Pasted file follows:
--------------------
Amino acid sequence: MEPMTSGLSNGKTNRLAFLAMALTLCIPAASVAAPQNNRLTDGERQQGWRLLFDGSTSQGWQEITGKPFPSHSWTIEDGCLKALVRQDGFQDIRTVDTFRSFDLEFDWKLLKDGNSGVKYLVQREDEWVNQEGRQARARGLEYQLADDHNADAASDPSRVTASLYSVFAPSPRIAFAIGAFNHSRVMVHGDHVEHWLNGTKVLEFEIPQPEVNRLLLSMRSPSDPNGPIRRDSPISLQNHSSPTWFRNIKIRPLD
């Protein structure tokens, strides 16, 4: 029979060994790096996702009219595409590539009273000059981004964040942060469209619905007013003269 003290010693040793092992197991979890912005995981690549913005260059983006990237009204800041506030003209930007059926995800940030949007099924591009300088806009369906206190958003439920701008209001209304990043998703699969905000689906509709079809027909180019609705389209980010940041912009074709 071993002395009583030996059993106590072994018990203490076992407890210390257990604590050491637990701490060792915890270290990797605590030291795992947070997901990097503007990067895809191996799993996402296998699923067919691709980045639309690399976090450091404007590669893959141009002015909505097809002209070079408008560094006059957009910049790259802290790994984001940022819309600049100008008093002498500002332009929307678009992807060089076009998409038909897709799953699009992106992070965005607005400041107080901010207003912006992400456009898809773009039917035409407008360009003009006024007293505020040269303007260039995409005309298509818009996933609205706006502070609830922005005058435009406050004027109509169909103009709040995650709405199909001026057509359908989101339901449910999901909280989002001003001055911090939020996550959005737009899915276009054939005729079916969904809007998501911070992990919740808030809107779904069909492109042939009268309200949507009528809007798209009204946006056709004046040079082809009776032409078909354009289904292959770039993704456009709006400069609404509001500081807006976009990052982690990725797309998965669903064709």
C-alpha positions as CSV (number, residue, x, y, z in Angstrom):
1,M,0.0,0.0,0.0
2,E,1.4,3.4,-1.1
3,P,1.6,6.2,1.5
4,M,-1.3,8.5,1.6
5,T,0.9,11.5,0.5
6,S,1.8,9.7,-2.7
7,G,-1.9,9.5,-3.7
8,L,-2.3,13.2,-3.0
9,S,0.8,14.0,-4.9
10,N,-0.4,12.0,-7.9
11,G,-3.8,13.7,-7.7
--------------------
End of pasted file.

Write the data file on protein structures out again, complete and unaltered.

Amino acid sequence: MEPMTSGLSNGKTNRLAFLAMALTLCIPAASVAAPQNNRLTDGERQQGWRLLFDGSTSQGWQEITGKPFPSHSWTIEDGCLKALVRQDGFQDIRTVDTFRSFDLEFDWKLLKDGNSGVKYLVQREDEWVNQEGRQARARGLEYQLADDHNADAASDPSRVTASLYSVFAPSPRIAFAIGAFNHSRVMVHGDHVEHWLNGTKVLEFEIPQPEVNRLLLSMRSPSDPNGPIRRDSPISLQNHSSPTWFRNIKIRPLD
């Protein structure tokens, strides 16, 4: 029979060994790096996702009219595409590539009273000059981004964040942060469209619905007013003269 003290010693040793092992197991979890912005995981690549913005260059983006990237009204800041506030003209930007059926995800940030949007099924591009300088806009369906206190958003439920701008209001209304990043998703699969905000689906509709079809027909180019609705389209980010940041912009074709 071993002395009583030996059993106590072994018990203490076992407890210390257990604590050491637990701490060792915890270290990797605590030291795992947070997901990097503007990067895809191996799993996402296998699923067919691709980045639309690399976090450091404007590669893959141009002015909505097809002209070079408008560094006059957009910049790259802290790994984001940022819309600049100008008093002498500002332009929307678009992807060089076009998409038909897709799953699009992106992070965005607005400041107080901010207003912006992400456009898809773009039917035409407008360009003009006024007293505020040269303007260039995409005309298509818009996933609205706006502070609830922005005058435009406050004027109509169909103009709040995650709405199909001026057509359908989101339901449910999901909280989002001003001055911090939020996550959005737009899915276009054939005729079916969904809007998501911070992990919740808030809107779904069909492109042939009268309200949507009528809007798209009204946006056709004046040079082809009776032409078909354009289904292959770039993704456009709006400069609404509001500081807006976009990052982690990725797309998965669903064709």
C-alpha positions as CSV (number, residue, x, y, z in Angstrom):
1,M,0.0,0.0,0.0
2,E,1.4,3.4,-1.1
3,P,1.6,6.2,1.5
4,M,-1.3,8.5,1.6
5,T,0.9,11.5,0.5
6,S,1.8,9.7,-2.7
7,G,-1.9,9.5,-3.7
8,L,-2.3,13.2,-3.0
9,S,0.8,14.0,-4.9
10,N,-0.4,12.0,-7.9
11,G,-3.8,13.7,-7.7